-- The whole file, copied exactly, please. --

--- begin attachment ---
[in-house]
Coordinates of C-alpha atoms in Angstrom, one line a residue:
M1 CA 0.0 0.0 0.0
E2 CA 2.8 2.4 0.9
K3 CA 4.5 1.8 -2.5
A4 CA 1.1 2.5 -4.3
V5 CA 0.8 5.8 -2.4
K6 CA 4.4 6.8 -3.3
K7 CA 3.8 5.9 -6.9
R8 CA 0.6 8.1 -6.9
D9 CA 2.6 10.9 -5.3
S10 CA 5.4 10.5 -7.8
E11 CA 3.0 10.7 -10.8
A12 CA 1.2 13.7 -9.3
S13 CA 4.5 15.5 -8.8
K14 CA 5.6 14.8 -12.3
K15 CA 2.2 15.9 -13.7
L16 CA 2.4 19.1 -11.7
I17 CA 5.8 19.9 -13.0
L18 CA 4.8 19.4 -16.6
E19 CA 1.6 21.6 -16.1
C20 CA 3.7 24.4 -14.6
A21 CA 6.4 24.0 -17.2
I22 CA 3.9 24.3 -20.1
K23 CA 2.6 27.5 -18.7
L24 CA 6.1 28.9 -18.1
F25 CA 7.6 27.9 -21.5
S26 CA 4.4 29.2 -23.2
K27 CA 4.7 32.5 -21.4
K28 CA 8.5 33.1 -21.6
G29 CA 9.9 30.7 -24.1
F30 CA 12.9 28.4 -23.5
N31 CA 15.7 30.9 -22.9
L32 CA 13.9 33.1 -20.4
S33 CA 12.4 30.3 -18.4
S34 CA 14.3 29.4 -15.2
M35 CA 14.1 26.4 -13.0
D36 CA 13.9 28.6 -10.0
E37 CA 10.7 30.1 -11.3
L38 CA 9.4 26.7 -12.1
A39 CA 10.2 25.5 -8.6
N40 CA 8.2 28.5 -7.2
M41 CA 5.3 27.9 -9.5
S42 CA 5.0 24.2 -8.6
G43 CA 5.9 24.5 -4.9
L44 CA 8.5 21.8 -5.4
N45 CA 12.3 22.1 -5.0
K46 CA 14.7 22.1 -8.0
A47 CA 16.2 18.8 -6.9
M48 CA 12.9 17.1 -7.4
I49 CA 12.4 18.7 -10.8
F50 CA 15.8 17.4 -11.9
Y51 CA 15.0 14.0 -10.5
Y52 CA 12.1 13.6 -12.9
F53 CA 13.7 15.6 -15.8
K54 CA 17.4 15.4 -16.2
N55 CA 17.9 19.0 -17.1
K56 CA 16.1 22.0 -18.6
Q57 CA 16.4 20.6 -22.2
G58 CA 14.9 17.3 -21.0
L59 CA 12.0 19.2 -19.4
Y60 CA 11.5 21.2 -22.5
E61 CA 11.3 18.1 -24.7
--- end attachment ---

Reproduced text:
[in-house]
Coordinates of C-alpha atoms in Angstrom, one line a residue:
M1 CA 0.0 0.0 0.0
E2 CA 2.8 2.4 0.9
K3 CA 4.5 1.8 -2.5
A4 CA 1.1 2.5 -4.3
V5 CA 0.8 5.8 -2.4
K6 CA 4.4 6.8 -3.3
K7 CA 3.8 5.9 -6.9
R8 CA 0.6 8.1 -6.9
D9 CA 2.6 10.9 -5.3
S10 CA 5.4 10.5 -7.8
E11 CA 3.0 10.7 -10.8
A12 CA 1.2 13.7 -9.3
S13 CA 4.5 15.5 -8.8
K14 CA 5.6 14.8 -12.3
K15 CA 2.2 15.9 -13.7
L16 CA 2.4 19.1 -11.7
I17 CA 5.8 19.9 -13.0
L18 CA 4.8 19.4 -16.6
E19 CA 1.6 21.6 -16.1
C20 CA 3.7 24.4 -14.6
A21 CA 6.4 24.0 -17.2
I22 CA 3.9 24.3 -20.1
K23 CA 2.6 27.5 -18.7
L24 CA 6.1 28.9 -18.1
F25 CA 7.6 27.9 -21.5
S26 CA 4.4 29.2 -23.2
K27 CA 4.7 32.5 -21.4
K28 CA 8.5 33.1 -21.6
G29 CA 9.9 30.7 -24.1
F30 CA 12.9 28.4 -23.5
N31 CA 15.7 30.9 -22.9
L32 CA 13.9 33.1 -20.4
S33 CA 12.4 30.3 -18.4
S34 CA 14.3 29.4 -15.2
M35 CA 14.1 26.4 -13.0
D36 CA 13.9 28.6 -10.0
E37 CA 10.7 30.1 -11.3
L38 CA 9.4 26.7 -12.1
A39 CA 10.2 25.5 -8.6
N40 CA 8.2 28.5 -7.2
M41 CA 5.3 27.9 -9.5
S42 CA 5.0 24.2 -8.6
G43 CA 5.9 24.5 -4.9
L44 CA 8.5 21.8 -5.4
N45 CA 12.3 22.1 -5.0
K46 CA 14.7 22.1 -8.0
A47 CA 16.2 18.8 -6.9
M48 CA 12.9 17.1 -7.4
I49 CA 12.4 18.7 -10.8
F50 CA 15.8 17.4 -11.9
Y51 CA 15.0 14.0 -10.5
Y52 CA 12.1 13.6 -12.9
F53 CA 13.7 15.6 -15.8
K54 CA 17.4 15.4 -16.2
N55 CA 17.9 19.0 -17.1
K56 CA 16.1 22.0 -18.6
Q57 CA 16.4 20.6 -22.2
G58 CA 14.9 17.3 -21.0
L59 CA 12.0 19.2 -19.4
Y60 CA 11.5 21.2 -22.5
E61 CA 11.3 18.1 -24.7